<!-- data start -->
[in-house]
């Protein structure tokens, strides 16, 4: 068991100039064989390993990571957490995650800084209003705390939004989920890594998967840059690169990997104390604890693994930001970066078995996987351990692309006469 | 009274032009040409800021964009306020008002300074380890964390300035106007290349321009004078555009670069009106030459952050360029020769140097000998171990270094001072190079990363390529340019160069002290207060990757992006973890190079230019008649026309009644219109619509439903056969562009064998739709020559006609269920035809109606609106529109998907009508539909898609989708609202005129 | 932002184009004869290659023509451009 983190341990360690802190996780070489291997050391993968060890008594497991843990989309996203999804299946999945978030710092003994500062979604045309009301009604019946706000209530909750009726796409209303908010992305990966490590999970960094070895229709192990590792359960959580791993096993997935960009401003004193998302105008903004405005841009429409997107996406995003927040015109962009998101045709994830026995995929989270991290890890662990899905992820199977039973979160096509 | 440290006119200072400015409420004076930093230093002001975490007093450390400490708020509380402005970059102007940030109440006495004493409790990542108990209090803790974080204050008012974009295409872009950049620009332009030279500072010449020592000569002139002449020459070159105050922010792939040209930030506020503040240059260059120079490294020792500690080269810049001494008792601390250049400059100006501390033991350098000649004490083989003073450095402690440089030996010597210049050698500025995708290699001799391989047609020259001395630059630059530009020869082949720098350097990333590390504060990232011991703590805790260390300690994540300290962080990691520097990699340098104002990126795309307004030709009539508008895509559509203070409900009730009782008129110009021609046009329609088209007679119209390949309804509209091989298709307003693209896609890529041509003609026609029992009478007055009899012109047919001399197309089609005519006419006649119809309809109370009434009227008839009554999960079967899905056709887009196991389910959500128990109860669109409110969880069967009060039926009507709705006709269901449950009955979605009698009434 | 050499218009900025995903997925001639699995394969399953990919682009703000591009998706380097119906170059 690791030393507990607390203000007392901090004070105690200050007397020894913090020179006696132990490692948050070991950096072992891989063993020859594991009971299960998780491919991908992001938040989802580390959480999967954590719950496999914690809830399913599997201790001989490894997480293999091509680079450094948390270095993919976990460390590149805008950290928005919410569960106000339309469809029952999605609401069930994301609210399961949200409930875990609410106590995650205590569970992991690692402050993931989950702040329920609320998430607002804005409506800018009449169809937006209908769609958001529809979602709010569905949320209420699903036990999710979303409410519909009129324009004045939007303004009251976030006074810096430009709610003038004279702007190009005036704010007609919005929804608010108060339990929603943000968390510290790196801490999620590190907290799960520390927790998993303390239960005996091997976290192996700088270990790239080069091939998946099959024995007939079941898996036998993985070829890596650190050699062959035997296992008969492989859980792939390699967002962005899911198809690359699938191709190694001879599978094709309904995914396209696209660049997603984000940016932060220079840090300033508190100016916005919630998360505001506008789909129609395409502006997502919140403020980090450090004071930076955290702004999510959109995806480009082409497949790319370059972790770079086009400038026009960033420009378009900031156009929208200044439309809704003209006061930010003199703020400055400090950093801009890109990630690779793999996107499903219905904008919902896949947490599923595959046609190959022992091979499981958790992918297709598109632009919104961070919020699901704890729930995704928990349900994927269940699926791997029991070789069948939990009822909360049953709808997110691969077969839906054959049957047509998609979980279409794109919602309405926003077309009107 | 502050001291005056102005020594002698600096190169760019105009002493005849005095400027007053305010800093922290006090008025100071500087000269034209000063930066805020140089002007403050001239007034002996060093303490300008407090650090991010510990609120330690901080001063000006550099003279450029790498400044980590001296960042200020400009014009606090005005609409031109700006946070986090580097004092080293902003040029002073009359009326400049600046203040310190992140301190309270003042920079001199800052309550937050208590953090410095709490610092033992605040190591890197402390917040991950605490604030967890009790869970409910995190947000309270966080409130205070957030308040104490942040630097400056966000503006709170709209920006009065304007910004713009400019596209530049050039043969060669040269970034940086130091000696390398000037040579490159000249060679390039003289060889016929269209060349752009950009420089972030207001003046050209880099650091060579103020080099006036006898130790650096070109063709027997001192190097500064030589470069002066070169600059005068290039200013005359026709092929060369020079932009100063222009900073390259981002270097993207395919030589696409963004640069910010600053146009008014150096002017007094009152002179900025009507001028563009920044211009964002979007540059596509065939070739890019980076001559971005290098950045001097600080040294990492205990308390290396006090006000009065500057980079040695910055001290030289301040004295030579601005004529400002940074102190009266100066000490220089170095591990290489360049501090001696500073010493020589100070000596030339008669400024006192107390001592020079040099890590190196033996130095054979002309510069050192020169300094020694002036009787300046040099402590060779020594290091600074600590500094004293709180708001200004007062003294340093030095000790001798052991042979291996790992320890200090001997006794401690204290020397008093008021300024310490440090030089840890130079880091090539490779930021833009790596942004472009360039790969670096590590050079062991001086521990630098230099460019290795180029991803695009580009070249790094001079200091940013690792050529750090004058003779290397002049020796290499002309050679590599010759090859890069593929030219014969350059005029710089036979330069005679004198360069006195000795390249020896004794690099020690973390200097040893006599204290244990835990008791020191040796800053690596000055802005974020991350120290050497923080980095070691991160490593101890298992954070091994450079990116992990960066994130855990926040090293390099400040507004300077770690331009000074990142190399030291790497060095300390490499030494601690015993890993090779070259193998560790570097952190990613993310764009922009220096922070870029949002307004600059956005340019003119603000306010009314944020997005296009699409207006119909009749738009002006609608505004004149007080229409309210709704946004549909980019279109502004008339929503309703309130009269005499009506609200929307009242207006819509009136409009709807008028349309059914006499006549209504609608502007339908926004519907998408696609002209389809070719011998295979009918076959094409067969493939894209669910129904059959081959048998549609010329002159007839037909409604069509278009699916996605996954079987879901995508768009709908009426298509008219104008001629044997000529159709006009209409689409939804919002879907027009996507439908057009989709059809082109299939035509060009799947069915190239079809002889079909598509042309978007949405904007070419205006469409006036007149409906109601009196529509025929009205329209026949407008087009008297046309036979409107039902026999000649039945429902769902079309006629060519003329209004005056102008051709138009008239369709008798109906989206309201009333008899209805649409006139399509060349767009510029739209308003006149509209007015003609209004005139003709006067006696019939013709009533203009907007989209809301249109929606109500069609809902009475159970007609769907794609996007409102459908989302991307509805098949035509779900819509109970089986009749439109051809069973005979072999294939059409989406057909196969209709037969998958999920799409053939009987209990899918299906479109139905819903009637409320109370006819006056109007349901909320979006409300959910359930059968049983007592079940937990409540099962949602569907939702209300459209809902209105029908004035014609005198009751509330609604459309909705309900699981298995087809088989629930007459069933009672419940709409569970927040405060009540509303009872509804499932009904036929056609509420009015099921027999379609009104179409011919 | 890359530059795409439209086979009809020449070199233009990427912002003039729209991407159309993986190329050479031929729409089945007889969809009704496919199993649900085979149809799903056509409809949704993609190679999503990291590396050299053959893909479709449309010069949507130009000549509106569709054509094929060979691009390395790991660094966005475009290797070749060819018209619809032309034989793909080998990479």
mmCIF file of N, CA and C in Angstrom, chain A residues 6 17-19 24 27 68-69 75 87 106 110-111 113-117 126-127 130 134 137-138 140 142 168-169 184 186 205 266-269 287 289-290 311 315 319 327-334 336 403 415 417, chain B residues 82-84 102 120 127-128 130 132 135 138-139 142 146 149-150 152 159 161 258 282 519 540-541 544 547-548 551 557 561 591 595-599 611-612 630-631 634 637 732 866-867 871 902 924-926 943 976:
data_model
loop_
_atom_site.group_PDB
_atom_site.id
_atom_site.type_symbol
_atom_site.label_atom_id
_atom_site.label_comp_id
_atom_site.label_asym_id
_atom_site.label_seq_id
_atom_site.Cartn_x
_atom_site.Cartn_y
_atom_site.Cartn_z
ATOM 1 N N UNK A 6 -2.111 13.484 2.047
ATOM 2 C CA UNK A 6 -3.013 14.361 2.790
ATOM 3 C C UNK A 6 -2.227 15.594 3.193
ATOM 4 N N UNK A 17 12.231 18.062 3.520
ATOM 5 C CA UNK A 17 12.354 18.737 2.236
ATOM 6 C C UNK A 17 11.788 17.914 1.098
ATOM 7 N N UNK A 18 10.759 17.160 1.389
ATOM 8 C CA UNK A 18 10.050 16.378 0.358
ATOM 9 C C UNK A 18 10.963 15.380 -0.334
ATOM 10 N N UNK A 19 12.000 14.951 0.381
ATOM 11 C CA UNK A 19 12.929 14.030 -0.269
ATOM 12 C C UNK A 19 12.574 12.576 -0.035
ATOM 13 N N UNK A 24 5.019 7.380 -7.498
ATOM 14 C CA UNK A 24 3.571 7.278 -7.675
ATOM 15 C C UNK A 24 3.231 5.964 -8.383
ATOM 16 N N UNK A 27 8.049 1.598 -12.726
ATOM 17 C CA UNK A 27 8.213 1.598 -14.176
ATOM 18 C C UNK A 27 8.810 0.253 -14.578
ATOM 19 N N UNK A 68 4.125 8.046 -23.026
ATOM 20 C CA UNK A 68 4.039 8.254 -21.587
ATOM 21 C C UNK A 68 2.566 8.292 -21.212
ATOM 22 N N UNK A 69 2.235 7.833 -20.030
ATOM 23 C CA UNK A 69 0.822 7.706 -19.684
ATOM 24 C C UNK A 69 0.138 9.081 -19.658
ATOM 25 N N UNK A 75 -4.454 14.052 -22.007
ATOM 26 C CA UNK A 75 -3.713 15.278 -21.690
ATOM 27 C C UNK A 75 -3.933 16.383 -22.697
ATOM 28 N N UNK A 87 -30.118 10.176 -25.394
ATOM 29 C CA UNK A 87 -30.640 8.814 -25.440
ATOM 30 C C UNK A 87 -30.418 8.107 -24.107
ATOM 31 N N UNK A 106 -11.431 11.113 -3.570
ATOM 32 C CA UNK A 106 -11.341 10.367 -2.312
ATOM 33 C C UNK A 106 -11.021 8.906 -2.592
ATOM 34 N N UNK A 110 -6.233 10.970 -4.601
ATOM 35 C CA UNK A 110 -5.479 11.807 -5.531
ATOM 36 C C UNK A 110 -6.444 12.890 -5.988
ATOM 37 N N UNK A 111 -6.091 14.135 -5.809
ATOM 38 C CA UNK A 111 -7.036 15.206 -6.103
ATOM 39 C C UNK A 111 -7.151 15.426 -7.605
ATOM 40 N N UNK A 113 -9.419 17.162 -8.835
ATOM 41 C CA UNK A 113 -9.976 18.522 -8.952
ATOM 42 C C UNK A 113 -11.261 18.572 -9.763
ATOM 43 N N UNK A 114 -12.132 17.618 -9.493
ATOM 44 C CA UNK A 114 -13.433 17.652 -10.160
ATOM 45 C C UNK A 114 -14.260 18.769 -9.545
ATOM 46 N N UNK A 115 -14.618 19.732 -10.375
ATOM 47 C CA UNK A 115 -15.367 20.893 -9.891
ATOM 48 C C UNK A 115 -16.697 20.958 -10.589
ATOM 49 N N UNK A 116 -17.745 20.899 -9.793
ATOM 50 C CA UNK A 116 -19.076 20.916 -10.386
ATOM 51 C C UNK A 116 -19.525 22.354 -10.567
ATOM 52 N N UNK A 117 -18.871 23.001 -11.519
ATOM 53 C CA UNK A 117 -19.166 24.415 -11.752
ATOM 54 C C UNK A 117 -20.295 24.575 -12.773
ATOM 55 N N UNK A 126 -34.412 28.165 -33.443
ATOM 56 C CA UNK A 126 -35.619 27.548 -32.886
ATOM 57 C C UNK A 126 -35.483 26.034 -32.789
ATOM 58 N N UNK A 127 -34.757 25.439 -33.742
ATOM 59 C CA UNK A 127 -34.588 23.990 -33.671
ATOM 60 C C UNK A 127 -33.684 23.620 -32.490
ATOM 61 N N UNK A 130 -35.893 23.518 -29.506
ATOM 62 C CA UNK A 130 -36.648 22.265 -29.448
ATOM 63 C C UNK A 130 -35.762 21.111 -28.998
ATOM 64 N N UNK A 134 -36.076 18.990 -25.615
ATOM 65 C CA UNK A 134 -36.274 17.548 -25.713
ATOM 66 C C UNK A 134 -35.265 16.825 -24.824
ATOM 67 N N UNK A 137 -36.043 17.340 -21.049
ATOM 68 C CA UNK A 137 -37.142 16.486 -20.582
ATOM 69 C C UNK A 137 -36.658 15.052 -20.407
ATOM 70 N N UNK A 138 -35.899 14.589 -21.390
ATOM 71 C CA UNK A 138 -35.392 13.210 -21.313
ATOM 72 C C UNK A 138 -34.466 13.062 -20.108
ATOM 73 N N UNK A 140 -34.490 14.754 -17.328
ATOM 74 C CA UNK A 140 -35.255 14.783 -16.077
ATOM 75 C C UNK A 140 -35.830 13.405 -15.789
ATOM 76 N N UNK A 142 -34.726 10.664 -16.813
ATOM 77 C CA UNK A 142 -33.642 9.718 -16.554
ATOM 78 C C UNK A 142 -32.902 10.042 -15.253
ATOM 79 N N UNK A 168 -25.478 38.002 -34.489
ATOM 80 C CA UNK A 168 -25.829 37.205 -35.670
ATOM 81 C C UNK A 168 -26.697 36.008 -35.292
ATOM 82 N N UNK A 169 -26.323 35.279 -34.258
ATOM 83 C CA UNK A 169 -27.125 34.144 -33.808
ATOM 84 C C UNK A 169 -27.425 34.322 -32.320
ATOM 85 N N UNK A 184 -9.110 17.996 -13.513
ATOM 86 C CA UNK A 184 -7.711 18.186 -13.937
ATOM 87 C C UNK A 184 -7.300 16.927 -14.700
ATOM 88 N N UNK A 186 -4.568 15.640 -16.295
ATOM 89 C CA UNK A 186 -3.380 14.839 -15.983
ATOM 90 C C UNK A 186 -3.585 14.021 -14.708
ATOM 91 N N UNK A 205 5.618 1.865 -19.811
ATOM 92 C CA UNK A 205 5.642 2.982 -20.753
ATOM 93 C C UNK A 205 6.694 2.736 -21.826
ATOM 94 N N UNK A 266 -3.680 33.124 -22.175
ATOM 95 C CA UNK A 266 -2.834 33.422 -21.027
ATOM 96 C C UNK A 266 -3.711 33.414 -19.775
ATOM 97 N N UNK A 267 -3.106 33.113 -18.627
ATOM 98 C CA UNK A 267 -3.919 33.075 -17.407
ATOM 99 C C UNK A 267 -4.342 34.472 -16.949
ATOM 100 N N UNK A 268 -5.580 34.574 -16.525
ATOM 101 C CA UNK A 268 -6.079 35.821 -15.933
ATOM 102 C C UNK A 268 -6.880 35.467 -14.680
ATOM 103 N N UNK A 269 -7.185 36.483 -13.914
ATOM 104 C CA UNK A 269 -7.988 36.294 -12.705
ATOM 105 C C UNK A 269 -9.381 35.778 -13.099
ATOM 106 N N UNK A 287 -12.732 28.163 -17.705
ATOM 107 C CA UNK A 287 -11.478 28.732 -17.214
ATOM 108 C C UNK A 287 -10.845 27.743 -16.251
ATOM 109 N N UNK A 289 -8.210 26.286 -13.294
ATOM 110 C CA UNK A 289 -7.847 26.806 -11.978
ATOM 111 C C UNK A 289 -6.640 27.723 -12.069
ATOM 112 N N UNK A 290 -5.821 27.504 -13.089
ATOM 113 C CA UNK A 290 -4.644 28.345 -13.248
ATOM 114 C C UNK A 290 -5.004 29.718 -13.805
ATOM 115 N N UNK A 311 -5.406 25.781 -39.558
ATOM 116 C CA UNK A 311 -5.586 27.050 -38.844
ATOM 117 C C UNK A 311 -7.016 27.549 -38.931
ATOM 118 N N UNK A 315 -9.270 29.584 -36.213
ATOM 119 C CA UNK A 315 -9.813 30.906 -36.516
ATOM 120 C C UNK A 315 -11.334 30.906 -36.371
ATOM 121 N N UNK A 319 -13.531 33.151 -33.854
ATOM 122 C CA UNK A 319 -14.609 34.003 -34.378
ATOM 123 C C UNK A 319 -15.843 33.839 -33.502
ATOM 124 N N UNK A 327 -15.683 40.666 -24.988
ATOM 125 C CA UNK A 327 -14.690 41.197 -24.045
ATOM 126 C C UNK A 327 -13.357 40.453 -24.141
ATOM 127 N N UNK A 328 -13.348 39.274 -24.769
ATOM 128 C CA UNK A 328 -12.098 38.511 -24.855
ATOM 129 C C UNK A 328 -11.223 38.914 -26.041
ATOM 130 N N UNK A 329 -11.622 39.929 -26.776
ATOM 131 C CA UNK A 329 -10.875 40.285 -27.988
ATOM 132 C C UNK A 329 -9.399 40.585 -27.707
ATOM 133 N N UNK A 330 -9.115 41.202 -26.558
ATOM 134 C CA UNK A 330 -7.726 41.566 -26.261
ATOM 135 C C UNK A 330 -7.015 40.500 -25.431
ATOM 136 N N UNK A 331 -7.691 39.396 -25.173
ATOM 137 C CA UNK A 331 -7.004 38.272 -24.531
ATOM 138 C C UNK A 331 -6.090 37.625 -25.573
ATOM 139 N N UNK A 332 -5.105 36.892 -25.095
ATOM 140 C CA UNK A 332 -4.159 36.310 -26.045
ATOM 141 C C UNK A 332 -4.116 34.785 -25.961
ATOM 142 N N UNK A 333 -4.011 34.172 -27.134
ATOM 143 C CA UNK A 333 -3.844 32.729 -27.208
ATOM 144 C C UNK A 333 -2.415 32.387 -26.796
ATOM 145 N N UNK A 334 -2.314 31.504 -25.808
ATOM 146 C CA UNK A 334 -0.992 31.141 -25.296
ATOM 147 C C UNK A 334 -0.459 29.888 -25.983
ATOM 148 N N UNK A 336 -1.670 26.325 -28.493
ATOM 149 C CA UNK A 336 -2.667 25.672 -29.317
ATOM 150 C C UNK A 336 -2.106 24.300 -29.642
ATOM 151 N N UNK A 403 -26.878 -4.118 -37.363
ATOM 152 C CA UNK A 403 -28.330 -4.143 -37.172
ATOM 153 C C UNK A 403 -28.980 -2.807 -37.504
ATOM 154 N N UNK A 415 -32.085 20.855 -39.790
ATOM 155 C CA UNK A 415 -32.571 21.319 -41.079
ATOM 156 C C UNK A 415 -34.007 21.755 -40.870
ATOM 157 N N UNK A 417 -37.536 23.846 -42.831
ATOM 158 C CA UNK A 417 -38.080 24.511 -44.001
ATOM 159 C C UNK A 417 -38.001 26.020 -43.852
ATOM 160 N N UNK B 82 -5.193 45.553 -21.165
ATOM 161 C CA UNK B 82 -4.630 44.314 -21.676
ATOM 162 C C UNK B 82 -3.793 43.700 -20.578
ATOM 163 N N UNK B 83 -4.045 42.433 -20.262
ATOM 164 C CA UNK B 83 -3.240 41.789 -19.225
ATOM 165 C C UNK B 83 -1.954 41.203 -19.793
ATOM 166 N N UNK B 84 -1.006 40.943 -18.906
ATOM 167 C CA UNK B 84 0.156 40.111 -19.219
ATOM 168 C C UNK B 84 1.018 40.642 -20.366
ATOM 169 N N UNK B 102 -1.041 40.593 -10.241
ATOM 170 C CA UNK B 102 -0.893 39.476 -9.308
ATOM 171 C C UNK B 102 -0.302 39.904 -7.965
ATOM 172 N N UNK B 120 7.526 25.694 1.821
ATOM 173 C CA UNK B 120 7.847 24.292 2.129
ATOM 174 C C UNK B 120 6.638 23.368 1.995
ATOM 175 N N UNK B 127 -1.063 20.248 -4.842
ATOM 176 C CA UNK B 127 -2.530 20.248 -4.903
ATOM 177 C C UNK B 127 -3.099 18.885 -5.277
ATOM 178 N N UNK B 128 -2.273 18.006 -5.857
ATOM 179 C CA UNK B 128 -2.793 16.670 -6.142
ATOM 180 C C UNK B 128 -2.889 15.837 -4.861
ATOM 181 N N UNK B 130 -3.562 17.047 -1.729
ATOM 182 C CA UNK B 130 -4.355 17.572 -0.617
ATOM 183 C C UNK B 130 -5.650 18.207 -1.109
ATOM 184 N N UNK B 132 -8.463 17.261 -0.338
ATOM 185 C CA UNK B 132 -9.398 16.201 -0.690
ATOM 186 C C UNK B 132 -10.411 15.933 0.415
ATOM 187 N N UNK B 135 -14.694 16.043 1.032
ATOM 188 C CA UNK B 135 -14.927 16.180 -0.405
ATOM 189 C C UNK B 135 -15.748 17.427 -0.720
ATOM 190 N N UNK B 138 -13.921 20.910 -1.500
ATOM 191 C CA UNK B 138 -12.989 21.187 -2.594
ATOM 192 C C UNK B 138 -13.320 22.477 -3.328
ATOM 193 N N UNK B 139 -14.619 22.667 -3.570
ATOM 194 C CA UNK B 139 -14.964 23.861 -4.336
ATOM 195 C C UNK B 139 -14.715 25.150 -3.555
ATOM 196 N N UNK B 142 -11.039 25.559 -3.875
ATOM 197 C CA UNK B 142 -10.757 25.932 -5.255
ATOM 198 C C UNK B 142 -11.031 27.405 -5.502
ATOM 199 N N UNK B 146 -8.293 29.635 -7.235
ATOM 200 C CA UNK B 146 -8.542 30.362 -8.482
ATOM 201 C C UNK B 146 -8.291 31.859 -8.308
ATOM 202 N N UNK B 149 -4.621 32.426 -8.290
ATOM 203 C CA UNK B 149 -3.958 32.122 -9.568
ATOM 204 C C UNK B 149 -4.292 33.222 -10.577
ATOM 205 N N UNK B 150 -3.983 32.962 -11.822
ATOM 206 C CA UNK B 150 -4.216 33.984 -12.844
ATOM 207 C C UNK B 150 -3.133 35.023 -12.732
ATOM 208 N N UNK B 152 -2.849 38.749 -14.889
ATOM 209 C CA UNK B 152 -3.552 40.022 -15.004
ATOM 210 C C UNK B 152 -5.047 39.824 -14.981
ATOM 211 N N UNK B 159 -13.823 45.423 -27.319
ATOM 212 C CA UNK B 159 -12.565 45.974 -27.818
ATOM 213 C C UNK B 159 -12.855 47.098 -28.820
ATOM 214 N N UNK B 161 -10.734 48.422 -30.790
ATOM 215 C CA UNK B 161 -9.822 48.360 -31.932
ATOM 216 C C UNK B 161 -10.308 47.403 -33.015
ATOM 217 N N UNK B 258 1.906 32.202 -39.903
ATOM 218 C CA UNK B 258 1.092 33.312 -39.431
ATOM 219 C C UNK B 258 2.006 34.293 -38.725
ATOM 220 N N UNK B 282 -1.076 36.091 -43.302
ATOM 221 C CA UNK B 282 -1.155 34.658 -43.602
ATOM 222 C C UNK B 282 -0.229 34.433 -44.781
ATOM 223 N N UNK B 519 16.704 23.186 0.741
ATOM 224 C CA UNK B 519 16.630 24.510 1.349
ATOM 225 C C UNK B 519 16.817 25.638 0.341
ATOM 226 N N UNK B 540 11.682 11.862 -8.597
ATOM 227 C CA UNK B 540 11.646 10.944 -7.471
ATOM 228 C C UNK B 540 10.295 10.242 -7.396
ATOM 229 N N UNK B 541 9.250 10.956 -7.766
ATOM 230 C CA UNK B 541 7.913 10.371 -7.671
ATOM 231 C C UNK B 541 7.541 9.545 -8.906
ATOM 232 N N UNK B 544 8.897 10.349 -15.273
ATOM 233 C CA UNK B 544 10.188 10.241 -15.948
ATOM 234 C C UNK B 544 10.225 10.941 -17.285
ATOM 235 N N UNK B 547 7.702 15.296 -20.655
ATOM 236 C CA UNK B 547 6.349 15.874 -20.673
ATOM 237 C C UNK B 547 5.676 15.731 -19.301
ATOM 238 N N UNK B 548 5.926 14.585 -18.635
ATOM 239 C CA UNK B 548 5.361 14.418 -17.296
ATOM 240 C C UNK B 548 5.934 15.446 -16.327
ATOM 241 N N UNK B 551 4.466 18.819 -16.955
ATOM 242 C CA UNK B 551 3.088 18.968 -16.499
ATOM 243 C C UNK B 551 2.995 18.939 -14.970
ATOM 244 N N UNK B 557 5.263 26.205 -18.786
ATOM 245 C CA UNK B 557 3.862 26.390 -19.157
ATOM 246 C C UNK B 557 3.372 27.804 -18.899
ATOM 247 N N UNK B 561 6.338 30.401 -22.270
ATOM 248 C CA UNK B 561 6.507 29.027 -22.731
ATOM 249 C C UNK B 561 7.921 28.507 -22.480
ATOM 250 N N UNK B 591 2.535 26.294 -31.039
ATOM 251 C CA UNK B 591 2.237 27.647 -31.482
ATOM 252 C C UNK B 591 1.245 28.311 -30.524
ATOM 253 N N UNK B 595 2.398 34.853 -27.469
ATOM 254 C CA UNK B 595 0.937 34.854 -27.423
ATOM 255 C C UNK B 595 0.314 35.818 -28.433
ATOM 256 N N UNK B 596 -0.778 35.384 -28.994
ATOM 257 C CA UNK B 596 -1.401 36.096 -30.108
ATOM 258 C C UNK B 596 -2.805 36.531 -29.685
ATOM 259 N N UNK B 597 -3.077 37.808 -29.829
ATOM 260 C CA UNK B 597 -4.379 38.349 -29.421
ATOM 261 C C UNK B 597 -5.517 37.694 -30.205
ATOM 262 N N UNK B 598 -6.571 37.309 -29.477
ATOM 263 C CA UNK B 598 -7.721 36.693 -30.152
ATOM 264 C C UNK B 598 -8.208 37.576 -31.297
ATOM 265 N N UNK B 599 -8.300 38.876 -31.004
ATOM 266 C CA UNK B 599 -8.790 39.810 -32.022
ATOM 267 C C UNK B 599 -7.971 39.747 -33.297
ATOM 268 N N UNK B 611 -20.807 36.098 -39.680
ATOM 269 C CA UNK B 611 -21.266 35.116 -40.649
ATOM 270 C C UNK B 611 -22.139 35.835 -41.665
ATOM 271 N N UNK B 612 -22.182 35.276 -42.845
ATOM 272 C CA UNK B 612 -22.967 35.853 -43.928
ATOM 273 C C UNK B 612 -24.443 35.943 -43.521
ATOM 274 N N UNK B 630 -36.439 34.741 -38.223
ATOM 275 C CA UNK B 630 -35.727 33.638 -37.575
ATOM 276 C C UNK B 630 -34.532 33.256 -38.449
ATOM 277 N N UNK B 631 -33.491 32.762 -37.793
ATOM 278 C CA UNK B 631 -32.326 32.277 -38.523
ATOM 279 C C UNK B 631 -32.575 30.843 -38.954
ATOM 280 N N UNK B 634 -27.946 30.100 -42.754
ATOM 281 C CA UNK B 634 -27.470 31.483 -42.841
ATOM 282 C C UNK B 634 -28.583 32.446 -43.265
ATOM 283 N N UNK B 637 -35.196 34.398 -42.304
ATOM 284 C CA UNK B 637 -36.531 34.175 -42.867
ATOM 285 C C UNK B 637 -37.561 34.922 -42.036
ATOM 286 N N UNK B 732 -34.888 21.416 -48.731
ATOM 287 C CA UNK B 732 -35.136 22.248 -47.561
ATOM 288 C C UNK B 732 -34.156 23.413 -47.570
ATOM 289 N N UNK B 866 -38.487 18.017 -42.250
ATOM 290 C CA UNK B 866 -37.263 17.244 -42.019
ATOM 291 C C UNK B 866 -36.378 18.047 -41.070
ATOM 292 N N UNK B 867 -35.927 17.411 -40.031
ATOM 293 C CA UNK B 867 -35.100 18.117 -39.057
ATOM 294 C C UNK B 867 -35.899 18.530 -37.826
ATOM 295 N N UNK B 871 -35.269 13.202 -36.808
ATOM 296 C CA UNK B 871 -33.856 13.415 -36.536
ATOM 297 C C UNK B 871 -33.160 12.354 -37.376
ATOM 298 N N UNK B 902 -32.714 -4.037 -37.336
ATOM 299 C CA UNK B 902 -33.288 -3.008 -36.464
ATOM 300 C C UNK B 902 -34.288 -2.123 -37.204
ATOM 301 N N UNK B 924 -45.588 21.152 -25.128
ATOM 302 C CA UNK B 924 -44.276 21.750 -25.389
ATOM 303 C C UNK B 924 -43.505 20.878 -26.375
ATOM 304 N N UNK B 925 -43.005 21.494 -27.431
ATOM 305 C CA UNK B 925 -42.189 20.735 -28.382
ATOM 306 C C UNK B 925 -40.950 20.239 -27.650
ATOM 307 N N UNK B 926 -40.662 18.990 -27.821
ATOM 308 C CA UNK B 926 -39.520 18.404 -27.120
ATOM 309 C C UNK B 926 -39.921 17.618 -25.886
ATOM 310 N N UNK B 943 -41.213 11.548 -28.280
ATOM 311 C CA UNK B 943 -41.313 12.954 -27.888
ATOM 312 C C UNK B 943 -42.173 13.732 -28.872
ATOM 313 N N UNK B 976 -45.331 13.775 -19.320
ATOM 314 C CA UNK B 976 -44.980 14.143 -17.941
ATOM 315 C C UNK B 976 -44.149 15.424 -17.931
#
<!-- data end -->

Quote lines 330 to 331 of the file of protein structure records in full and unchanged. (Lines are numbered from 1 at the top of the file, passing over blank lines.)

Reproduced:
ATOM 315 C C UNK B 976 -44.149 15.424 -17.931
#